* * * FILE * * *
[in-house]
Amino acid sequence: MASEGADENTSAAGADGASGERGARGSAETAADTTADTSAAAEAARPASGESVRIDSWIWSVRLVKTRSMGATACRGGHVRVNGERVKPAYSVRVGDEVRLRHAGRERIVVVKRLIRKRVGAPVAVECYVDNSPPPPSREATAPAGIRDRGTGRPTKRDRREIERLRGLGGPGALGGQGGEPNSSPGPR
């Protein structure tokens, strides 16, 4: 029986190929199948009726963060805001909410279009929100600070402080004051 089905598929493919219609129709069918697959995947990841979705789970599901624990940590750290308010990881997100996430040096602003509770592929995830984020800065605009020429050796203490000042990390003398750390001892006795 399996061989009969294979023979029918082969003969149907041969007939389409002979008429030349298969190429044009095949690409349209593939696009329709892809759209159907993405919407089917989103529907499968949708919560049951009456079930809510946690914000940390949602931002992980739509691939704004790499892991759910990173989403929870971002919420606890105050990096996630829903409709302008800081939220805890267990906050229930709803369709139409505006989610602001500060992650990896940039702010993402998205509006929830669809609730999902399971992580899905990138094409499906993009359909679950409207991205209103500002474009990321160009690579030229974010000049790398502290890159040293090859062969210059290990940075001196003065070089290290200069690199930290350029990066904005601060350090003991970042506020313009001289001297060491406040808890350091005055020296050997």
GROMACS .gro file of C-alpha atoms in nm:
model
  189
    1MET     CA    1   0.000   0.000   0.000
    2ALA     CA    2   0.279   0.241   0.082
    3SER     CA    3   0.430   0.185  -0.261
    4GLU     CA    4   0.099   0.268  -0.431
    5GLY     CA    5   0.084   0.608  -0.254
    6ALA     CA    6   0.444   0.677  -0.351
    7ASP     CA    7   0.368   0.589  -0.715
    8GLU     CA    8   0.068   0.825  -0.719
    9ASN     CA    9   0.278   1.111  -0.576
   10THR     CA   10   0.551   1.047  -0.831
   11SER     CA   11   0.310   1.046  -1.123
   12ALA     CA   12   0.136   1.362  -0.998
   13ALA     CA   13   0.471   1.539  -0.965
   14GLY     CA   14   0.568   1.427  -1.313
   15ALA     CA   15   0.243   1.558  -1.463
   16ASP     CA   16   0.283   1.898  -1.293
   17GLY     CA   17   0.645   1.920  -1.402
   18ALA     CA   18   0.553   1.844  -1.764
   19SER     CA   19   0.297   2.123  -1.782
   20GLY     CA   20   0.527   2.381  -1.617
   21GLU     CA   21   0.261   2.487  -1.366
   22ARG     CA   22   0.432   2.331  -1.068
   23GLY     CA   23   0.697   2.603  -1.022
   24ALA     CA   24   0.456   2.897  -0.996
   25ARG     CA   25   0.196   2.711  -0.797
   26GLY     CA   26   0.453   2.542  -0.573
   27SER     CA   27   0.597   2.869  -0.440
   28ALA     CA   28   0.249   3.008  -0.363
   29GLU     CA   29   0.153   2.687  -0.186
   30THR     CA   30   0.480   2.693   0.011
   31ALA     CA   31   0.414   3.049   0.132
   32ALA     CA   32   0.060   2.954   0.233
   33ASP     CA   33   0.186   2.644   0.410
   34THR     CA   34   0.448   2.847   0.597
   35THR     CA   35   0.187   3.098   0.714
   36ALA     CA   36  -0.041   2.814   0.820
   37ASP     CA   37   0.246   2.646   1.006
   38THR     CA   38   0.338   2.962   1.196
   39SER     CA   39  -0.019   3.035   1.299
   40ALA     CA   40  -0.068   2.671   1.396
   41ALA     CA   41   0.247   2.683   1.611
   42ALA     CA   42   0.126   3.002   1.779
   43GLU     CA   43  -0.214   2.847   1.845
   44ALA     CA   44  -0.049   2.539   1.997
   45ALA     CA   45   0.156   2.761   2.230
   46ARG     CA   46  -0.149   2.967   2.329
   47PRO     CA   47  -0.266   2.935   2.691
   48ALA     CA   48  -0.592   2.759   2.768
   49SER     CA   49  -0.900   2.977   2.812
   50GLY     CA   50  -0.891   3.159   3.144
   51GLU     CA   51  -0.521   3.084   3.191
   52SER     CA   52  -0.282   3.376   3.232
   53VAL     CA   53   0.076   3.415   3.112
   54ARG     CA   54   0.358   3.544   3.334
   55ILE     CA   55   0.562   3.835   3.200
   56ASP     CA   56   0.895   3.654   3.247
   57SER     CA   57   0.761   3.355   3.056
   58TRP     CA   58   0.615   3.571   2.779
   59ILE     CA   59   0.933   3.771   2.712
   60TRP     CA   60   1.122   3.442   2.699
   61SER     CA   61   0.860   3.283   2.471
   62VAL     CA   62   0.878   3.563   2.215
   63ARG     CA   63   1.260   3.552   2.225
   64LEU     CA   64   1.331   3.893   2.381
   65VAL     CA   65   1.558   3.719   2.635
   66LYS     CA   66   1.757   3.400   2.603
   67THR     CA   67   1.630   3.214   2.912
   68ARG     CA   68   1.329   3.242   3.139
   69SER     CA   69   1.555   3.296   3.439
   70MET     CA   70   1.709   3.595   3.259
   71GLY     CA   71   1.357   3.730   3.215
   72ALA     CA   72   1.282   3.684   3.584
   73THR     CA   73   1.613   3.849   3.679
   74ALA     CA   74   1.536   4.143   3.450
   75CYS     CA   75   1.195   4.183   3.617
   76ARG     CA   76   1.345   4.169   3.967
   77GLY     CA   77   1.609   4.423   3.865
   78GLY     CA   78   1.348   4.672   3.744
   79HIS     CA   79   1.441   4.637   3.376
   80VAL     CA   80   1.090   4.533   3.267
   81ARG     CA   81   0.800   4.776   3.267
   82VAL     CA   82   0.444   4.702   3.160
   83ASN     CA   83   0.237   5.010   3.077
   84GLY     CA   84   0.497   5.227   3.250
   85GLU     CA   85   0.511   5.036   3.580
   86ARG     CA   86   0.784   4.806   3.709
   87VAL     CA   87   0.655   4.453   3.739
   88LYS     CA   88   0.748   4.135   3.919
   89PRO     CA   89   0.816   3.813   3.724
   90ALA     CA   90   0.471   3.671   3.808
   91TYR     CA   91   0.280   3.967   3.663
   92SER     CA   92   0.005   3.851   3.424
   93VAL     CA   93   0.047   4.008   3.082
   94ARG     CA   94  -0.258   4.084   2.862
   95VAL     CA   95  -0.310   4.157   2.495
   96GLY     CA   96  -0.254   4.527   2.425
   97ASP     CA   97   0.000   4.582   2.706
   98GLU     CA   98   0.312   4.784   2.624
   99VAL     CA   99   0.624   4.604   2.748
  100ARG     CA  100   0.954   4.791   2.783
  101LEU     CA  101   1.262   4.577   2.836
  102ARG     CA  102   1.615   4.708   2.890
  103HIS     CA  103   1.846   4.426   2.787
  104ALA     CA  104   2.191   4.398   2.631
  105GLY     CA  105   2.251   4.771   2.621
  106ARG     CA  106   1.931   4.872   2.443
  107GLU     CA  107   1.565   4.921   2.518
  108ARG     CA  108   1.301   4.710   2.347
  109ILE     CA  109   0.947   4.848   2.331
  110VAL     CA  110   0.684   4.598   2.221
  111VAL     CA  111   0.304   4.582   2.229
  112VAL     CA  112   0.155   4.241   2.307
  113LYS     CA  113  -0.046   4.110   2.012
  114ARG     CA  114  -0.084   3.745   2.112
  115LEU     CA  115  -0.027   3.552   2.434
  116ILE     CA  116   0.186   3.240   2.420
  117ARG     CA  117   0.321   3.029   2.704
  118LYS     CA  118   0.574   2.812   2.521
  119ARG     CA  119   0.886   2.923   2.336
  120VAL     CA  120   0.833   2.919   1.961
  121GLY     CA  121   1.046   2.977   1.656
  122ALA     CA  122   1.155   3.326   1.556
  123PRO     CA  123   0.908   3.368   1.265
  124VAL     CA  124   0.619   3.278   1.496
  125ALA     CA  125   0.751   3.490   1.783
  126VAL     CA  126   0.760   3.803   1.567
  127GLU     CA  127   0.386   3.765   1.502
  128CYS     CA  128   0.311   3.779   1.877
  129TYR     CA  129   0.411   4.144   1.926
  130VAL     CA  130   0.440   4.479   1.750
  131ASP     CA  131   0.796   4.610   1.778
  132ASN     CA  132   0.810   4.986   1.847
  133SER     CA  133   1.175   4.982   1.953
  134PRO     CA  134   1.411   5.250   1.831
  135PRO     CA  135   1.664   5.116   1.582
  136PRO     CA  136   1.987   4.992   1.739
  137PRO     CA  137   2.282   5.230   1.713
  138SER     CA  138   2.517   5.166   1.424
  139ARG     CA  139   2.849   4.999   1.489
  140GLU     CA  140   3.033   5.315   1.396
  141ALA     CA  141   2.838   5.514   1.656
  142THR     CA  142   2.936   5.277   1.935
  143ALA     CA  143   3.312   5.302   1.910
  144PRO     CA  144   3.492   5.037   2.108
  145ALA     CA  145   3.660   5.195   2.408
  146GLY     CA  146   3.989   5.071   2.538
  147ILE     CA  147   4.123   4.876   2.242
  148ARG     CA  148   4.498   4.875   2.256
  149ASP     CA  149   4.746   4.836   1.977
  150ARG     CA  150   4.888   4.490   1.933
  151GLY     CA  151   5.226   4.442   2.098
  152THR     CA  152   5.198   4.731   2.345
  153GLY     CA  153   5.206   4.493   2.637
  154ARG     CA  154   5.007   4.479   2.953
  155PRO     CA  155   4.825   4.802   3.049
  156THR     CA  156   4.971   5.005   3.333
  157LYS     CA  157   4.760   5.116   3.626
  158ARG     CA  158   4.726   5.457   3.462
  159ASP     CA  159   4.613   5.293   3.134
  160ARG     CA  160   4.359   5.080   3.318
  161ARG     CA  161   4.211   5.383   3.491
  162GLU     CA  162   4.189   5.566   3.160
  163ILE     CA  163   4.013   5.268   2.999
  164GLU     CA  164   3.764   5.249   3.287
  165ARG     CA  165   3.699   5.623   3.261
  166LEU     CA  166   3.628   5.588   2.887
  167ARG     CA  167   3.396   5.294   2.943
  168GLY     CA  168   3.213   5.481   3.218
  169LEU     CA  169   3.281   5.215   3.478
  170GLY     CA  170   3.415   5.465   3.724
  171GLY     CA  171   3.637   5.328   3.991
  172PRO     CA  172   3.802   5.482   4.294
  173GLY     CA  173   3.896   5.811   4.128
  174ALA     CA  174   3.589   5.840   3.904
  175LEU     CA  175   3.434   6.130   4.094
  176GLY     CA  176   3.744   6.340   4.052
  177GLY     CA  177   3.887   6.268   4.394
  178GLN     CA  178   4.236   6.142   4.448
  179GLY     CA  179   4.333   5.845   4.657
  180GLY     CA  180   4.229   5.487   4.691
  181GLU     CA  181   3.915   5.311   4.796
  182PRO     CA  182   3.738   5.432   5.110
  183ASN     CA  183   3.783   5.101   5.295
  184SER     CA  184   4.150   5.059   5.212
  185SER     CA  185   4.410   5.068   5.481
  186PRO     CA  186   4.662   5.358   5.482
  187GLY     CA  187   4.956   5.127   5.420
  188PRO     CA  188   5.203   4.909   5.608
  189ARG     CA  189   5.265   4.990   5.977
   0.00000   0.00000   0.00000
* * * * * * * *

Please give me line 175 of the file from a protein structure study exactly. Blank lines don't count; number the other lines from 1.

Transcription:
  169LEU     CA  169   3.281   5.215   3.478